Whatâ€™s behind all the buzz? How did it get started? Who did the starting or at least added fuel to the fire? Apple itself?
See what you think after reading a post by John Martarello, a senior editor at The Mac Observer, following a report about Appleâ€™s forthcoming device in the Wall Street Journal on January 4, summarized by the Mac Observer. It has all the hallmarks of a controlled leak, says Martarello:
[â€¦] Often Apple has a need to let information out, unofficially. The company has been doing that for years, and it helps preserve Apple’s consistent, official reputation for never talking about unreleased products. I know, because when I was a Senior Marketing Manager at Apple, I was instructed to do some controlled leaks.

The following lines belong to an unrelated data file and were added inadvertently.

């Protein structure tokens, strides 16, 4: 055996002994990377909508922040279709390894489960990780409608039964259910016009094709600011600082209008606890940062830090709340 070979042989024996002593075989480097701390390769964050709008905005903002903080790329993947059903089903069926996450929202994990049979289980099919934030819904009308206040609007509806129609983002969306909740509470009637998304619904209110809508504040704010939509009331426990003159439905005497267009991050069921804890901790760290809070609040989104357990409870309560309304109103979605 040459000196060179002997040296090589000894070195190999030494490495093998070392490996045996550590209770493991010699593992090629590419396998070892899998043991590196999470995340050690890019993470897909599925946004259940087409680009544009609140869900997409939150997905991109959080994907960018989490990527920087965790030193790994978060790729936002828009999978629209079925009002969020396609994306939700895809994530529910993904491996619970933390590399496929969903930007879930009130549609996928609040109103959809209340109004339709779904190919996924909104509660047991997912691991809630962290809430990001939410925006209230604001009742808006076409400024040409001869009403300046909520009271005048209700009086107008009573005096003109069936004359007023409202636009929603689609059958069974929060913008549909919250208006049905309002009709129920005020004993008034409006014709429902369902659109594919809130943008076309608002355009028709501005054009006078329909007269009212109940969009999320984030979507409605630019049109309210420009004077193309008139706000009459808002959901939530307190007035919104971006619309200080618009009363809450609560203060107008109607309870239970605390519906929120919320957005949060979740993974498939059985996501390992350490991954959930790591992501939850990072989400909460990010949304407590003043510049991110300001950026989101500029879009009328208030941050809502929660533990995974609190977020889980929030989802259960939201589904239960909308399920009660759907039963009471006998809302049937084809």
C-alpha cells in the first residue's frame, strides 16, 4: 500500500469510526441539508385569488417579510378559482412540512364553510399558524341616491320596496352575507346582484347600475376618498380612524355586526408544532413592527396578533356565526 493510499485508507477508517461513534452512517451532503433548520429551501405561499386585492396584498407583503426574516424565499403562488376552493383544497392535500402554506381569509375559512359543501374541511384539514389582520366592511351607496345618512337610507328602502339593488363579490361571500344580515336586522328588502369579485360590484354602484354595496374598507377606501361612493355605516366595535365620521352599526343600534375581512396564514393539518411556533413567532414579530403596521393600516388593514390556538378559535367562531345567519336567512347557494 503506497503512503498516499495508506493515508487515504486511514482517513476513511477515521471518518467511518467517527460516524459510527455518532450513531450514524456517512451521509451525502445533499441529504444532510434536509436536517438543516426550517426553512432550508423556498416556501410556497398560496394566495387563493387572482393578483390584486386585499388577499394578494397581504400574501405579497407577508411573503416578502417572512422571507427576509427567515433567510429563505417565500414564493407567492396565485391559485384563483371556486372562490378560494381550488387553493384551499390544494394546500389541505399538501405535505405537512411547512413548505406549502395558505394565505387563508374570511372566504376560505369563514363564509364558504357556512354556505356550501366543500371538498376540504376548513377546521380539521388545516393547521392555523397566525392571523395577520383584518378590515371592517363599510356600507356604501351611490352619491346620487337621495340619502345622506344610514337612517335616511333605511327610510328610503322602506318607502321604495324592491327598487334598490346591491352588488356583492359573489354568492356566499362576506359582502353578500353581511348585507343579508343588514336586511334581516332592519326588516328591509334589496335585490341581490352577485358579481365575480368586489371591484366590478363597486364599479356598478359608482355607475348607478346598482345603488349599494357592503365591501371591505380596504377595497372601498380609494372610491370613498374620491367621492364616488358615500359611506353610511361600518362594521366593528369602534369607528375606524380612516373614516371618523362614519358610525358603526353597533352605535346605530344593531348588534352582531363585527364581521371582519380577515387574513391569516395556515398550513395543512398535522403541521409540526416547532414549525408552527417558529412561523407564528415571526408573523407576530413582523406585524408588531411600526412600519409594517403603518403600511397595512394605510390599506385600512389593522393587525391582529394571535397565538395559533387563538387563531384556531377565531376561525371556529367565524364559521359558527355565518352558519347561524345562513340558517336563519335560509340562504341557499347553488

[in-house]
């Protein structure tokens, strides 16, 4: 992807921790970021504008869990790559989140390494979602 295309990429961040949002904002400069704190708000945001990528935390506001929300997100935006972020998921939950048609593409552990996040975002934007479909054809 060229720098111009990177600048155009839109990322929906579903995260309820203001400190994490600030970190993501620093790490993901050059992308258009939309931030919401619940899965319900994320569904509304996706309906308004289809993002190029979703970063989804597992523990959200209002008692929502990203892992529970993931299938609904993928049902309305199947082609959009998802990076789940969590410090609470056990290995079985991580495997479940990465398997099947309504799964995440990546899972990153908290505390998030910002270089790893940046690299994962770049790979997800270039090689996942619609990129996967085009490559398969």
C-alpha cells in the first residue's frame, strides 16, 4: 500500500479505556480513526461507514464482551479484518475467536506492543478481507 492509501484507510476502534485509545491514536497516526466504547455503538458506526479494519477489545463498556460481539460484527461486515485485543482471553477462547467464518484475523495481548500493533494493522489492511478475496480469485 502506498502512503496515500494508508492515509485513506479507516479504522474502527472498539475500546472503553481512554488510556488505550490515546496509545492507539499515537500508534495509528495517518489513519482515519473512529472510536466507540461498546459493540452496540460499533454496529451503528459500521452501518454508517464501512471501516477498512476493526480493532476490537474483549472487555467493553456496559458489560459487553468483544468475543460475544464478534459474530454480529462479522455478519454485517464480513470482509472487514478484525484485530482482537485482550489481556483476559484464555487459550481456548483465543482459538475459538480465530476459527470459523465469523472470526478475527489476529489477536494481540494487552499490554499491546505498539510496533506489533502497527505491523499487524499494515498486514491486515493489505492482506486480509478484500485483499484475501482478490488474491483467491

The way it works is that a senior exec will come in and say, "We need to release this specific information. John, do you have a trusted friend at a major outlet? If so, call him/her and have a conversation. Idly mention this information and suggest that if it were published, that would be nice. No e-mails!"
The communication is always done in person or on the phone. Never via e-mail. That’s so that if there’s ever any dispute about what transpired, there’s no paper trail to contradict either party’s version of the story. Both sides can maintain plausible deniability and simply claim a misunderstanding. That protects Apple and the publication.
Whatever you might think about the ethics of such a manipulative approach to communication â€“ â€œplausible deniabilityâ€! â€“ it gets Apple the results it wants.